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September 23, 1983 - Image 15

Resource type:
Text
Publication:
The Michigan Daily, 1983-09-23
Note:
This is a tabloid page

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U U U U -~

Bulimia
from page 1
"I would go to any length to get the food
fir a binge," she said.
Leslie's behavior isn't uncommon;
she is part of a growing number of
women at the University and nation-
wide who vomit regularly to maintain
their weight.
An estimated 13 percent of college-
aged women suffer from bulimia, an
eating disorder in which women gorge
themselves and then vomit or take an
overdose of laxatives to avoid gaining
weight, according to a study by Dr.
Katherine Halmi at New York Hospital-
Cornell Medical Center.
Local eating disorder specialists, who
last year alone saw more than 200
women with bulimia, said the number
may be as high as 20 percent.
Anorexia nervosa - a related eating
disorder in which victims lose at least
25 percent of their body weight through
self-starvation - has been the focus
of media attention in recent years.
But bulimia, which psychologists now
say is more prevalent than anorexia,
especially among college womynen, has
been virtually ignored. Many
physicians, for example, refused to
treat bulimics because they regarded
the disorder as either too disgusting or
just another fad.
In a society so obsessed with weight
that fitness and diet books top the best-
seller lists, it isn't surprising that some
women take dieting to an extreme. The
pages of fashion magazines many
women scour before coming to college
are plastered with incompatible images
of sliver-thin models and hoards of fat-
tening food.
The deceptive message is that
somehow the models are able to do the
impossible-eat anything they want and
stay thin. And bulimics, at least for
awhile, make the impossible come true.
Leslie started dieting her senior year
in high school, cutting down her 5 foot 5
inch frame to 110 pounds. Maintaining
her weight became the focus of her life.
"I was always looking and grabbing

how thin she was. Her obsession with
weight only masked her fears and in-
securities about starting college.
Leslie was anxious about coming to
the University. Her father died when
she was in junior high school, and she felt
guilty about leaving her mother home
alone.
Her problems grew into a preoc-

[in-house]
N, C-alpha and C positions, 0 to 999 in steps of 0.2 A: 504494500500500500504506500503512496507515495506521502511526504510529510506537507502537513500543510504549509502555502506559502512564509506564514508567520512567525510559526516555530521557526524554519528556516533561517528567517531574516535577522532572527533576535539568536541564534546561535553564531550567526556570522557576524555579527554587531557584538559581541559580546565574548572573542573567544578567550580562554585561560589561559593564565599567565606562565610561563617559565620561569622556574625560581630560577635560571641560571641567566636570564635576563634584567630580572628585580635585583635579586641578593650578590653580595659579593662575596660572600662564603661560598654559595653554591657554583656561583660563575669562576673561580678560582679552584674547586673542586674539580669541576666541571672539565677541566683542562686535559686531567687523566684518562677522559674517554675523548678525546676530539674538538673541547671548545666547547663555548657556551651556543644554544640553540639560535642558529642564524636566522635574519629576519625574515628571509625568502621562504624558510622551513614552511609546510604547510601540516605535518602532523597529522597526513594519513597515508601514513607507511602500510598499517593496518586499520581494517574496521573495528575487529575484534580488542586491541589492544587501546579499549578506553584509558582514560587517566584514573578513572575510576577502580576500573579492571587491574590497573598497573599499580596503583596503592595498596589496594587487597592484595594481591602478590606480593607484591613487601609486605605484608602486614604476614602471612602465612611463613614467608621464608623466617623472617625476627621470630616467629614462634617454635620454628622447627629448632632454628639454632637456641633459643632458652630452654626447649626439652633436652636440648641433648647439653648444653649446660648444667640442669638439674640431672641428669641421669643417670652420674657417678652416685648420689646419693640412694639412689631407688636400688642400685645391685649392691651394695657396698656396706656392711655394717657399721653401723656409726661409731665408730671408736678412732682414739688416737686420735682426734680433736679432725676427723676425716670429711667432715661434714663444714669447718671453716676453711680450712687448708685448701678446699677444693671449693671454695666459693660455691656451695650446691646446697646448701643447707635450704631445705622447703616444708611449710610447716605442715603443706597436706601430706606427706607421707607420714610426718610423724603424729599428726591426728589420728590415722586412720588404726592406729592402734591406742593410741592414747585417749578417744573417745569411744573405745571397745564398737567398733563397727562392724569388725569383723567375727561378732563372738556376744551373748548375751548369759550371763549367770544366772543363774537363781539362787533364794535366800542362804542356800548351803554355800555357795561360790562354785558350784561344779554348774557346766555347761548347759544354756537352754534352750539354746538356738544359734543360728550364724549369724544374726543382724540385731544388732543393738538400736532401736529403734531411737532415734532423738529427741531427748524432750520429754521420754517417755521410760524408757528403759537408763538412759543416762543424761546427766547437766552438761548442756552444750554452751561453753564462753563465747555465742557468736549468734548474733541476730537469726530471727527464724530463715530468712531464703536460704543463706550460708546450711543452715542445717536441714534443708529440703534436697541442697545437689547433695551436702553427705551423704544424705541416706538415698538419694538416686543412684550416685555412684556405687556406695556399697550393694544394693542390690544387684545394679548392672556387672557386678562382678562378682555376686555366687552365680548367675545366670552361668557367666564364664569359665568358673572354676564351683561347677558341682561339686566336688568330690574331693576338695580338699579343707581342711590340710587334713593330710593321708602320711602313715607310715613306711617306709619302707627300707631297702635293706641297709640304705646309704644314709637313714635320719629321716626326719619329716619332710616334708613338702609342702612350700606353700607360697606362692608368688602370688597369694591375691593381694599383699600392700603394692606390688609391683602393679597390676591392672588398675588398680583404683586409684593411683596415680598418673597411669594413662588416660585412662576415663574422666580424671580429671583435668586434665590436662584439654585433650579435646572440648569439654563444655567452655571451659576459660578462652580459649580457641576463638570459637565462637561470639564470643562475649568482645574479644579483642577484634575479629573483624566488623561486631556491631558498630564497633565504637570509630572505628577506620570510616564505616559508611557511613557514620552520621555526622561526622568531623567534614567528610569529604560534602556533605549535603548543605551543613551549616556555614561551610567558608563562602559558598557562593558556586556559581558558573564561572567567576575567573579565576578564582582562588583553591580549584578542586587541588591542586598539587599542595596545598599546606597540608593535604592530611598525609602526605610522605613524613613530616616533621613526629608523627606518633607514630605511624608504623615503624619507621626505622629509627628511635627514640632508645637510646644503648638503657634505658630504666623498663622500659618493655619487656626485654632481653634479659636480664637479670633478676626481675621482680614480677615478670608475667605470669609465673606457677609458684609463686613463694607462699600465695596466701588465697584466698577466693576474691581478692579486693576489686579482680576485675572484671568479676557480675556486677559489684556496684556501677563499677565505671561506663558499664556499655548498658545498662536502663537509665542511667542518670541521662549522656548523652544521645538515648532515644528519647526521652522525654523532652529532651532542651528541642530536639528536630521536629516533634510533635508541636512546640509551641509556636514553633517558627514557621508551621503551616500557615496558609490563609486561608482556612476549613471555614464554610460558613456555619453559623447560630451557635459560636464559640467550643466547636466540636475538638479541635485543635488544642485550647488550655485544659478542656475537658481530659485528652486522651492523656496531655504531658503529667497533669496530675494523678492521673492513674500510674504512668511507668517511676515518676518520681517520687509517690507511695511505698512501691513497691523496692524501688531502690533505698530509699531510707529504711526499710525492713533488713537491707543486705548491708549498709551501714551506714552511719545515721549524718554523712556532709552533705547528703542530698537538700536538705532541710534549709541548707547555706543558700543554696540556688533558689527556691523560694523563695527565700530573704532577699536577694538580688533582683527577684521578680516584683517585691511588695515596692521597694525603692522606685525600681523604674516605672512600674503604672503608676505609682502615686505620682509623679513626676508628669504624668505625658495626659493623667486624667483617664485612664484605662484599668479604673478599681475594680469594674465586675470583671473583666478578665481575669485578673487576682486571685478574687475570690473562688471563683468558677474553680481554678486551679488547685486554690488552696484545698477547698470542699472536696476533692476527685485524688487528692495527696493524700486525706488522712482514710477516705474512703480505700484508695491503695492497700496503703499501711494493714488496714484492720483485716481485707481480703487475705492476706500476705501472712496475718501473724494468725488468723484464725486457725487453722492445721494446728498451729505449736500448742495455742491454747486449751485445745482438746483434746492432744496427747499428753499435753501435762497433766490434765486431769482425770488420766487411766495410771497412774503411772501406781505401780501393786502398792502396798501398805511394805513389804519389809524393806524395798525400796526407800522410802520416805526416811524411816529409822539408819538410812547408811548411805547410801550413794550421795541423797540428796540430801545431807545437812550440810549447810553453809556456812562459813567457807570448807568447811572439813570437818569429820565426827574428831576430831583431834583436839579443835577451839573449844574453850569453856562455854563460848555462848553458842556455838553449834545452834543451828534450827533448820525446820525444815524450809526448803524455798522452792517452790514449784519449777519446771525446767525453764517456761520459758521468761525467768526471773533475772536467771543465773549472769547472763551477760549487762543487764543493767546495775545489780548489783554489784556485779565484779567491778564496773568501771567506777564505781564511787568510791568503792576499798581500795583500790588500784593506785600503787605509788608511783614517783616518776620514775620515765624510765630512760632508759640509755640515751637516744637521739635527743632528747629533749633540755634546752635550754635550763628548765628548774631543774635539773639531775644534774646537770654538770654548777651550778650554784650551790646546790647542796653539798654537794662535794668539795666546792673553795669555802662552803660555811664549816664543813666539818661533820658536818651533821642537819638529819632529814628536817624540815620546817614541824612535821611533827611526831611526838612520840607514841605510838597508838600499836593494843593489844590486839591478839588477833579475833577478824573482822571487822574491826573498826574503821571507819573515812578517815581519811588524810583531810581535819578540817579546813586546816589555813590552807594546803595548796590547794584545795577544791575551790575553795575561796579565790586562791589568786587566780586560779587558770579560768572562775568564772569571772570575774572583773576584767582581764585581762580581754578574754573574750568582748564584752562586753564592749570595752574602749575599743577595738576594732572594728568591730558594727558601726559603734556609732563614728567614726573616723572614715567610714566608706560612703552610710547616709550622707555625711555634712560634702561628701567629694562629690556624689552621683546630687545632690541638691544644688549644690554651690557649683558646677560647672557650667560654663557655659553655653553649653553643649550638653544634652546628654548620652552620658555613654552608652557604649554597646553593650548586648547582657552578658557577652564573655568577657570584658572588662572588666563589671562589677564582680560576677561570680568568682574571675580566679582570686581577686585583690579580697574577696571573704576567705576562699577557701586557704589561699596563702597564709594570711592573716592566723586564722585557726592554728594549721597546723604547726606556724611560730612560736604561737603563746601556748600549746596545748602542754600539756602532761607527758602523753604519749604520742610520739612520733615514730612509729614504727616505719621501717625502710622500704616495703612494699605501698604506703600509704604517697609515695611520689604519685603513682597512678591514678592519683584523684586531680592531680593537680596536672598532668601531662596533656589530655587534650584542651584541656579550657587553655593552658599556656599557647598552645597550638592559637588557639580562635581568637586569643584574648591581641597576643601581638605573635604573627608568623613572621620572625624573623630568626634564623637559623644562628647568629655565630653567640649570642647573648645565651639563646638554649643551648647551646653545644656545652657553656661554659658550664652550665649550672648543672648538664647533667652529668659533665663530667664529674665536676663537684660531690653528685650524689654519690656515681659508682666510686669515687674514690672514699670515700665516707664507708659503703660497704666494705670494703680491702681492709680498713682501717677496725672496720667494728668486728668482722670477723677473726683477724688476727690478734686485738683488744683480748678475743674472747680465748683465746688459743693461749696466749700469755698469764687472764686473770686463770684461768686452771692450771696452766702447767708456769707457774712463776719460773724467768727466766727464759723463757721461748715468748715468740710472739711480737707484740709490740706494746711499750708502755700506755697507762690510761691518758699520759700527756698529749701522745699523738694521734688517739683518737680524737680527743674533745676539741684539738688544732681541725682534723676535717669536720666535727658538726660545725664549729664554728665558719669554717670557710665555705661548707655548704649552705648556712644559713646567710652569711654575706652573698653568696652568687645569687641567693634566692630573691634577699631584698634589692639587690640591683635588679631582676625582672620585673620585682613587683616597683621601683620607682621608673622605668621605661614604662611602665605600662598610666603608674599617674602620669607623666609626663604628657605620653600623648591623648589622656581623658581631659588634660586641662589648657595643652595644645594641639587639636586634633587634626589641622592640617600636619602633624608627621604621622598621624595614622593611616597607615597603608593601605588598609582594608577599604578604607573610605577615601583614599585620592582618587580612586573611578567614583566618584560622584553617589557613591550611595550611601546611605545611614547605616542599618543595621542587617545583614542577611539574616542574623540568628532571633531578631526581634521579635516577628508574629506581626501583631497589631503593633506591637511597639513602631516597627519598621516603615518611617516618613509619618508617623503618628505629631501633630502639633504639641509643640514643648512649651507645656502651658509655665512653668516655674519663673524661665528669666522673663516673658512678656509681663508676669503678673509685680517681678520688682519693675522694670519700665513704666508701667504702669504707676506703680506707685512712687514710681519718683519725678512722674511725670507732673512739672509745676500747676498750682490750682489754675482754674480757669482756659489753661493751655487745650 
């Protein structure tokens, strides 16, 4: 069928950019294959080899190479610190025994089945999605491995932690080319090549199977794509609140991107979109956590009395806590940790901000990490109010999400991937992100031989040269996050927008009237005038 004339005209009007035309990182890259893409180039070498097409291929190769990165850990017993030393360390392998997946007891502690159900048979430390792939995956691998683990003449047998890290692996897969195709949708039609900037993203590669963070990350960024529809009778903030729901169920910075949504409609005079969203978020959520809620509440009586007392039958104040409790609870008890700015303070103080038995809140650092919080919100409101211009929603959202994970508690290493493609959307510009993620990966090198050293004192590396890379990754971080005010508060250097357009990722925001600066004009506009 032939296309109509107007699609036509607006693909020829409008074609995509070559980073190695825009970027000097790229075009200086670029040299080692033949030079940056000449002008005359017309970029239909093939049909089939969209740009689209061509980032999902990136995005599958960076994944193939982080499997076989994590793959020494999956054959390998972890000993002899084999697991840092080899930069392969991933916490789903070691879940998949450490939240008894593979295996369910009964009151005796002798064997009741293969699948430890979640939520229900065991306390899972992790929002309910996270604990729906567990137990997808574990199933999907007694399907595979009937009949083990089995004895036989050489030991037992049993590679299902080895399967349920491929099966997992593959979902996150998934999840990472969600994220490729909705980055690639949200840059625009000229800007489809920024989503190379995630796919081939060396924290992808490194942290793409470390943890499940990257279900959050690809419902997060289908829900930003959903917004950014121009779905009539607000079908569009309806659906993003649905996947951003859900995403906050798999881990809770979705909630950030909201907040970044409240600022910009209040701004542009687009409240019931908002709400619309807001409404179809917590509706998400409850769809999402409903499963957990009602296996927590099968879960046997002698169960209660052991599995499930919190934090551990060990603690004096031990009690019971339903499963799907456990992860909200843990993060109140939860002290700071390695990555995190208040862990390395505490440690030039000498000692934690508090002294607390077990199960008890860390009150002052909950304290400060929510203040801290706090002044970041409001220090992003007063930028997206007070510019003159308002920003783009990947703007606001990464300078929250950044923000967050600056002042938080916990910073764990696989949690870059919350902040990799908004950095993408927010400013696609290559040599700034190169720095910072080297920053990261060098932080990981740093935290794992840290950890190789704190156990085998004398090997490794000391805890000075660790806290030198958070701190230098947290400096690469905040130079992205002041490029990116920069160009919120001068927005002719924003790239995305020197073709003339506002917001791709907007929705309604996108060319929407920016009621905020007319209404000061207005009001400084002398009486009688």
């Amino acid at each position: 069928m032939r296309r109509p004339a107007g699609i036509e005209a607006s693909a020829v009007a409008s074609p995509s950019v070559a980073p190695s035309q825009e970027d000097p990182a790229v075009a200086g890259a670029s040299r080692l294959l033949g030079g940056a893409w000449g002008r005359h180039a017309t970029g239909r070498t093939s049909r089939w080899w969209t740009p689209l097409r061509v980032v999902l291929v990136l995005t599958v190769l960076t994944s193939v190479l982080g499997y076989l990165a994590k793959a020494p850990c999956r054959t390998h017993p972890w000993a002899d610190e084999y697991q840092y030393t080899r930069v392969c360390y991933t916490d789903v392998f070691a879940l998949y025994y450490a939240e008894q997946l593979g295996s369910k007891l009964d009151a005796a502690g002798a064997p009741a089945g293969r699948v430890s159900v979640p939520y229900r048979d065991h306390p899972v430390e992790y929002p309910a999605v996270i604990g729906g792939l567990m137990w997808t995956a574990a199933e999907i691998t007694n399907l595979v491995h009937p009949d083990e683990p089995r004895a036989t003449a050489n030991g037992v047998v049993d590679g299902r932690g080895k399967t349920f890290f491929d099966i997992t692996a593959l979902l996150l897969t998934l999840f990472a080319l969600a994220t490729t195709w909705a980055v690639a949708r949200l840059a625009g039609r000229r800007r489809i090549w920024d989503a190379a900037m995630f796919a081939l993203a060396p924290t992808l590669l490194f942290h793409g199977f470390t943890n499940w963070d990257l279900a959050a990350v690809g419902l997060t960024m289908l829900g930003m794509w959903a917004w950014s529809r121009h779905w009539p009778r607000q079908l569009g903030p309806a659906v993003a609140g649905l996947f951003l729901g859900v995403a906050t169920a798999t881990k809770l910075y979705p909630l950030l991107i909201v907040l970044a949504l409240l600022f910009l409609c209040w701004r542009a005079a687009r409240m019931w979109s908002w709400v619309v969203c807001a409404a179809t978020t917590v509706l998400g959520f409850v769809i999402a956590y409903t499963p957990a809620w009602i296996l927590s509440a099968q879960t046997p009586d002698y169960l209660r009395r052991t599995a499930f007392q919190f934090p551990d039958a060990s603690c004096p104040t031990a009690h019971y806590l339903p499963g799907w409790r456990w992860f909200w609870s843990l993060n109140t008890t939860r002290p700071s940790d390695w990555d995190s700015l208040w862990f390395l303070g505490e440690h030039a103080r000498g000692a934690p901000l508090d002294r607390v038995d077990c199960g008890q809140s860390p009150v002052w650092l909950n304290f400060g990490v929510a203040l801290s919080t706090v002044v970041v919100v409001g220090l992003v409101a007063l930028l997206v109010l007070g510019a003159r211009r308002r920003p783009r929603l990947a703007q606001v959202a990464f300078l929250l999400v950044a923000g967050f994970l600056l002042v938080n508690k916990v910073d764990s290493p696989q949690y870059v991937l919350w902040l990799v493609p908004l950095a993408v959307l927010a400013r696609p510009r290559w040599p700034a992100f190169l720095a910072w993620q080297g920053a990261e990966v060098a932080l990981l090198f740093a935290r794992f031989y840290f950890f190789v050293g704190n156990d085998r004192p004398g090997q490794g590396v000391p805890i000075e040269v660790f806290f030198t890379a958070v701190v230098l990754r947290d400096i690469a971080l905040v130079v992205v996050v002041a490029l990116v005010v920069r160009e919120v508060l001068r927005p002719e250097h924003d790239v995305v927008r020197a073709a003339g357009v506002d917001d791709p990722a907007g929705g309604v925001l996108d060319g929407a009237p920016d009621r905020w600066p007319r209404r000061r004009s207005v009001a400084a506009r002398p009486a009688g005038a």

cupation with eating. She felt over-
whelmed by the unlimited food choices
in her dormitory cafeteria. Indulging in
deserts and second helpings made her
feel so guilty she forced herself to
vomit.
"It got to be that I was eating every
time I socialized. I really thought it
wasn't my fault because socializing
requires that you eat. Like going to the
bar you have to have a few drinks," she
explained.
Other freshwomen, like Leslie, read
the same fashion magazines and get the
same conflicting messages, said Vivian
Meehan, director of Anorexia Nervosa
and Related Disorders (ANAD), a national
group based in Highland Park, Ill.
"The image that's projected (through
magazines) is anyone who is successful
and desirable is very thin and can eat
anything they desire. As long as those
two ideas are being projected as a con-
sistent goal for women to achieve,
there's nothing you can do to prevent
eating disorders," she said.
IT'S NOT just anorexics and bulimics
who are striving to be thin. An in-
creased emphasis on dieting and fitness
has made a preoccupation with weight
quite common. A survey by resear-
chers at Ohio State University found
that 10 percent of those women
questioned were preoccupied with their
weight and had bulimic tendencies. In
sororities, the number jumped to 16
percent and was 23 percent among dan-
cers, according to the study.
The University is no exception.
sorority members make no secret
about the fact that many of their
housemates are excessive dieters.
"One hundred percent of my sorority
is hung up about their weight," said an
LSA junior who asked not to be iden-
tified.
At meals in her sorority, most women
bring their own diet salad dressing.